EMI falls into distinct categories – emissions and immunity – both conducted and radiated. Emissions need to be considered concerning their effect on internal systems, other vehicles and the immediate environment in general; and conducted EMI can come from outside via charging stations, as well as from internal systems. Radiated EMI can originate from a car’s own communication systems, as well as externally from other vehicles or from high-power sources such as broadcast transmitters.
Conducted interference, in the form of extraneous communication signals or noise, can be split further into ‘common mode’ (CM) and ‘differential mode’ (DM). DM interference is between connections and their intended current return path. CM interference appears on electrical connections with respect to the local ground or chassis and can be difficult to identify and control (Figure 2).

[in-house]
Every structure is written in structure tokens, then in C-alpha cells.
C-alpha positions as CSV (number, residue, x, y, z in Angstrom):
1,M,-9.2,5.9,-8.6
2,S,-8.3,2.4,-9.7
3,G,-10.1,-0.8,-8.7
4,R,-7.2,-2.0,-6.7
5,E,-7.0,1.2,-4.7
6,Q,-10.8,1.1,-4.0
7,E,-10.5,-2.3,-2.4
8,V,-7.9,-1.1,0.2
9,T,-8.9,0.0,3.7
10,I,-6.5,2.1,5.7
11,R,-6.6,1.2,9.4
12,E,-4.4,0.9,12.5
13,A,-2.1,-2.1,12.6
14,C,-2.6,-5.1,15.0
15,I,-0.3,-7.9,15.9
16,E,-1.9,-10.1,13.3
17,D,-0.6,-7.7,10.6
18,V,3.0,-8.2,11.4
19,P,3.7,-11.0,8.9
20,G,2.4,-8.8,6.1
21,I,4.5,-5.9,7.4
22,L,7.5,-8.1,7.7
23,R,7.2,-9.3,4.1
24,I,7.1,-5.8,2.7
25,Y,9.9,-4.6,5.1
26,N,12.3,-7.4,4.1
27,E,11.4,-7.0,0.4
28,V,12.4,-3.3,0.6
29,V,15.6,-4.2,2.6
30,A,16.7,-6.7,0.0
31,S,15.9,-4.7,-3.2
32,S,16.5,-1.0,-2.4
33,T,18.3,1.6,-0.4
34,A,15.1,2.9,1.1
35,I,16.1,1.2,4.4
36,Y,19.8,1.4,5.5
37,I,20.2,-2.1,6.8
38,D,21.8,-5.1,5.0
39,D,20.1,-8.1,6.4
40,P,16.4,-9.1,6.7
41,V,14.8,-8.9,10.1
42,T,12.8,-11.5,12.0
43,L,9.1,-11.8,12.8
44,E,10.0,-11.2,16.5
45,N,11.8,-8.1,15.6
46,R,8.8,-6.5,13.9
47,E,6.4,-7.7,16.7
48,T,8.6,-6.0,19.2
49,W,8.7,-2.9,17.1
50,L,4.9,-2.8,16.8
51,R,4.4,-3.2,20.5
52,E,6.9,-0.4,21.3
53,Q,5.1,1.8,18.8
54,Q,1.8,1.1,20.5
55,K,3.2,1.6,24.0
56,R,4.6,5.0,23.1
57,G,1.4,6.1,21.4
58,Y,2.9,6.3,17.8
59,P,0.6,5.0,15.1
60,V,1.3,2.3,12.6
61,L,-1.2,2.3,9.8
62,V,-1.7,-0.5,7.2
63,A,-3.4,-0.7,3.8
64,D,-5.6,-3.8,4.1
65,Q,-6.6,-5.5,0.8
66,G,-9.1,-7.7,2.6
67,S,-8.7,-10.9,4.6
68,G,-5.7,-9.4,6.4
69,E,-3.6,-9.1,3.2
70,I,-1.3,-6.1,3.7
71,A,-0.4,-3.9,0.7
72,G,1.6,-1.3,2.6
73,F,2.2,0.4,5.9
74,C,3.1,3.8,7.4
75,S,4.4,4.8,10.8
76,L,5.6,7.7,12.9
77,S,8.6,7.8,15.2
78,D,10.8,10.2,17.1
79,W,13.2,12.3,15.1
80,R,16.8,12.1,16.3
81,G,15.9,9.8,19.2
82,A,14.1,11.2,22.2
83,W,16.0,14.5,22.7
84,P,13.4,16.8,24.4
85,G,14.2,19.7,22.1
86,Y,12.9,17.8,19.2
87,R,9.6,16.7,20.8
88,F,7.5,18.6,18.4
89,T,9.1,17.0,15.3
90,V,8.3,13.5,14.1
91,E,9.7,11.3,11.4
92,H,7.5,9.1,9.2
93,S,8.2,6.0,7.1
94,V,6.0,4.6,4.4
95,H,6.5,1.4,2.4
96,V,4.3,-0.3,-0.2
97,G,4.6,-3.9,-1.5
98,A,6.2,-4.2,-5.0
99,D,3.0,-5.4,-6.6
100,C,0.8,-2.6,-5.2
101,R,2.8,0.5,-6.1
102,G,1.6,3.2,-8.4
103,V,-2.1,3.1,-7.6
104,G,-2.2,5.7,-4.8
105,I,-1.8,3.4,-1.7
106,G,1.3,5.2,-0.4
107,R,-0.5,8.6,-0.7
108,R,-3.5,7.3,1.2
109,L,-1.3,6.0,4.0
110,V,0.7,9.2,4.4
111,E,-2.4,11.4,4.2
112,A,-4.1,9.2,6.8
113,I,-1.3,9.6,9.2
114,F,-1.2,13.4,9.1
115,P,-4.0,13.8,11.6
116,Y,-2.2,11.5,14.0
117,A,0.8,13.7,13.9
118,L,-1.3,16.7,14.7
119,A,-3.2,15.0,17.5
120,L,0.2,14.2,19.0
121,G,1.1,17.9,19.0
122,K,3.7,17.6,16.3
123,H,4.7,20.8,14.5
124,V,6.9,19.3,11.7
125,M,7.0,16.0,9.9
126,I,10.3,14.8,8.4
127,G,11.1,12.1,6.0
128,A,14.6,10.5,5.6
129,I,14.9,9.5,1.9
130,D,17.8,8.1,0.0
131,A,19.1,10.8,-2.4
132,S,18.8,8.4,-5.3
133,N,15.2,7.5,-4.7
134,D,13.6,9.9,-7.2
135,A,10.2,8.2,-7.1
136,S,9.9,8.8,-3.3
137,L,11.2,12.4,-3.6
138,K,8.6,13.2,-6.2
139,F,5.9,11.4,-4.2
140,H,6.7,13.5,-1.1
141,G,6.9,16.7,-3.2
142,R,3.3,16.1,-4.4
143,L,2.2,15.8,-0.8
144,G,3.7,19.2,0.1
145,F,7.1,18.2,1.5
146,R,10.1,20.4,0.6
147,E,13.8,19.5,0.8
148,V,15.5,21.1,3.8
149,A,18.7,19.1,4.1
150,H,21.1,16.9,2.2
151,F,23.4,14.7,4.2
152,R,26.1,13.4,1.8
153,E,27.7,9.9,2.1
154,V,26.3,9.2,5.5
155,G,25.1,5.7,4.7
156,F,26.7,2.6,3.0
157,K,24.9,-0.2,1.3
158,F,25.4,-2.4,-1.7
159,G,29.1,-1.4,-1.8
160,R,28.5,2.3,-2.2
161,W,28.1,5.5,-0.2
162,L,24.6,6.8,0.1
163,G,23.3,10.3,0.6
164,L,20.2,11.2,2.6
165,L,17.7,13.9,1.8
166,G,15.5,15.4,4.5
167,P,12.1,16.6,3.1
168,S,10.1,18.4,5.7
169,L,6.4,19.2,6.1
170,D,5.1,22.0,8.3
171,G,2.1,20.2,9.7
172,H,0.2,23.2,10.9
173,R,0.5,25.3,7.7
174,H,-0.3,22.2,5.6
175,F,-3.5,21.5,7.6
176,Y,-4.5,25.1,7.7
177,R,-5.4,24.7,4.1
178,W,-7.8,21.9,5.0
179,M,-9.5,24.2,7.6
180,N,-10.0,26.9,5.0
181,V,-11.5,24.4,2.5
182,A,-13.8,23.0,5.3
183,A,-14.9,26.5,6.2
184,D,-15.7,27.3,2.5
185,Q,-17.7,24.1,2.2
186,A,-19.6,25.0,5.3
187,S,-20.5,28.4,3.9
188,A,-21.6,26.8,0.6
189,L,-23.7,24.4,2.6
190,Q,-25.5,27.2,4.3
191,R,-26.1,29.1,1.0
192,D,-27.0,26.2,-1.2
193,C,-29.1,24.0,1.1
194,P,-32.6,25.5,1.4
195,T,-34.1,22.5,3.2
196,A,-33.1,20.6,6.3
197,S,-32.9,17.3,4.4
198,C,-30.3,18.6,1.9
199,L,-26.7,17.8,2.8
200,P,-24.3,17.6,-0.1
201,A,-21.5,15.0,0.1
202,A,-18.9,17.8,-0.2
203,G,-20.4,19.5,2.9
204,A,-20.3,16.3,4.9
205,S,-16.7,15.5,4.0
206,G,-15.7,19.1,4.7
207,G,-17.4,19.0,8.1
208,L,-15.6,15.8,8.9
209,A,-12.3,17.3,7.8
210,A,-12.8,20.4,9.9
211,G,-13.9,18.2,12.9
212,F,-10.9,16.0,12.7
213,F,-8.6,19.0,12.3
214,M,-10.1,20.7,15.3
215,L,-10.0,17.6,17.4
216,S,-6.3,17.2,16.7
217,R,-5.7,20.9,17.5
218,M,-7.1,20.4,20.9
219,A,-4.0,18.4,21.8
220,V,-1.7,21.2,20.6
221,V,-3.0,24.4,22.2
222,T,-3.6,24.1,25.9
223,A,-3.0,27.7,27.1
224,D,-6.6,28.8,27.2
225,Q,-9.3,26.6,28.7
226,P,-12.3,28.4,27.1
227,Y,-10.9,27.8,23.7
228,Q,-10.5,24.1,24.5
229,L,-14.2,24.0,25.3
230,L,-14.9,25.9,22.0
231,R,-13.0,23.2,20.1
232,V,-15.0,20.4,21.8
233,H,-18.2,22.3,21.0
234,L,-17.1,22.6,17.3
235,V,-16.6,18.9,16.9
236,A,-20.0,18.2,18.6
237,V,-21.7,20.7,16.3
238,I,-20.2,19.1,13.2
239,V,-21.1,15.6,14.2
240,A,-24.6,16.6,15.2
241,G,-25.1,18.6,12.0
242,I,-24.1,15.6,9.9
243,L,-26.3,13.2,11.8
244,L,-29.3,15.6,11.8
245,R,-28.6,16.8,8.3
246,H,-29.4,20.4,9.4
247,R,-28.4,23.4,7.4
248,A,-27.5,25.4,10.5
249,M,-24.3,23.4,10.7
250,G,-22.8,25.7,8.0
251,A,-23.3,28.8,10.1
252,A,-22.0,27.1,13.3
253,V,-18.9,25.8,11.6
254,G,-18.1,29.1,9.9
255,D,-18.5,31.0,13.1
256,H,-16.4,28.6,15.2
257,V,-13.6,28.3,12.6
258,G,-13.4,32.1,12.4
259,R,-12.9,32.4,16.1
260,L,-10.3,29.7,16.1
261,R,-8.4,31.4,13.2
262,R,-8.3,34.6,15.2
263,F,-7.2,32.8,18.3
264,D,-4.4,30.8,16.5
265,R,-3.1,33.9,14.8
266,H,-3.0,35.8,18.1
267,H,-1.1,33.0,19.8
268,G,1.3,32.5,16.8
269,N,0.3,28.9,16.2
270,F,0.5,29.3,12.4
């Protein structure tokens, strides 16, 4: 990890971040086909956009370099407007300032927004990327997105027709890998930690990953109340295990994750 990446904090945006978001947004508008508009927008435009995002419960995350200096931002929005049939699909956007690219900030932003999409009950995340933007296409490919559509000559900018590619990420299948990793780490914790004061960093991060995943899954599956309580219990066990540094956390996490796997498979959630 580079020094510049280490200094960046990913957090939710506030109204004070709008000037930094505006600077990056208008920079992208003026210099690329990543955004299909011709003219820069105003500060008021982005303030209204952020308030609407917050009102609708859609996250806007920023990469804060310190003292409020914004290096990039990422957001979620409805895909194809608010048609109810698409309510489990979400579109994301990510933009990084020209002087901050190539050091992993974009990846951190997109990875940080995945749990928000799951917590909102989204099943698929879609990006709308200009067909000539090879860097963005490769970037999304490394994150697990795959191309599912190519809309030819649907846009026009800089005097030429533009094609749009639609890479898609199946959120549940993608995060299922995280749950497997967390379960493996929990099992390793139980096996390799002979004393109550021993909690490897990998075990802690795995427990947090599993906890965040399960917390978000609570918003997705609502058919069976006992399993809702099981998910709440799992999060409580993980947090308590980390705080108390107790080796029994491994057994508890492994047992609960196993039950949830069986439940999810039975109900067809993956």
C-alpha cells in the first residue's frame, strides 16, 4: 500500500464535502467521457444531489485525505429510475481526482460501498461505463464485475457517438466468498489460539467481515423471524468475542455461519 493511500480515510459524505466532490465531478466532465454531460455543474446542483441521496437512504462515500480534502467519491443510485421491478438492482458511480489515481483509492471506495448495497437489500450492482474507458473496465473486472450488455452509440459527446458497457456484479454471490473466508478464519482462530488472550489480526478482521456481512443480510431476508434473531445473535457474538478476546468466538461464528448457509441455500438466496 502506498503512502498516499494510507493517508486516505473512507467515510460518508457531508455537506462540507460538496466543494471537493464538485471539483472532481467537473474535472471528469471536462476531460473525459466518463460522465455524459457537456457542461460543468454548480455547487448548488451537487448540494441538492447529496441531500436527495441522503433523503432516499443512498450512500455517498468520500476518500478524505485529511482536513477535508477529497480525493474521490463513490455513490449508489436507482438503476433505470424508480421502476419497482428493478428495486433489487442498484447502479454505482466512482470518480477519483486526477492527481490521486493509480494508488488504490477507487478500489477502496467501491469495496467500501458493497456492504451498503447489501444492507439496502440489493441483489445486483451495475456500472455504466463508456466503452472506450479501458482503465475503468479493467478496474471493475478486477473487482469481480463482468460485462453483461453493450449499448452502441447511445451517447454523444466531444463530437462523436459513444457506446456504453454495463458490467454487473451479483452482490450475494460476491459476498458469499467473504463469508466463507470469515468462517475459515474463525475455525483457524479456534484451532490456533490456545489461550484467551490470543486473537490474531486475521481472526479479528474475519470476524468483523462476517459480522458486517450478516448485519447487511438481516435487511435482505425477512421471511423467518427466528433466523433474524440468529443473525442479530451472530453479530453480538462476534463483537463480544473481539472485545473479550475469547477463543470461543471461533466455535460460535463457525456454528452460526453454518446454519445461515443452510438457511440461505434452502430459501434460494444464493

In addition, increasing use of plastic and carbon-fibre panels means that the classic metal chassis cannot be guaranteed as a screening ‘cage’ or even as a low impedance overall ground.
Designing-in good EMC performance is an obvious point and simulation tools can help in this process. But as well as demanding a high level of emissions and susceptibility performance from components and modules, it is also important to consider interconnections, grounding and shielding and, naturally, compromises will be required in terms of cost and weight.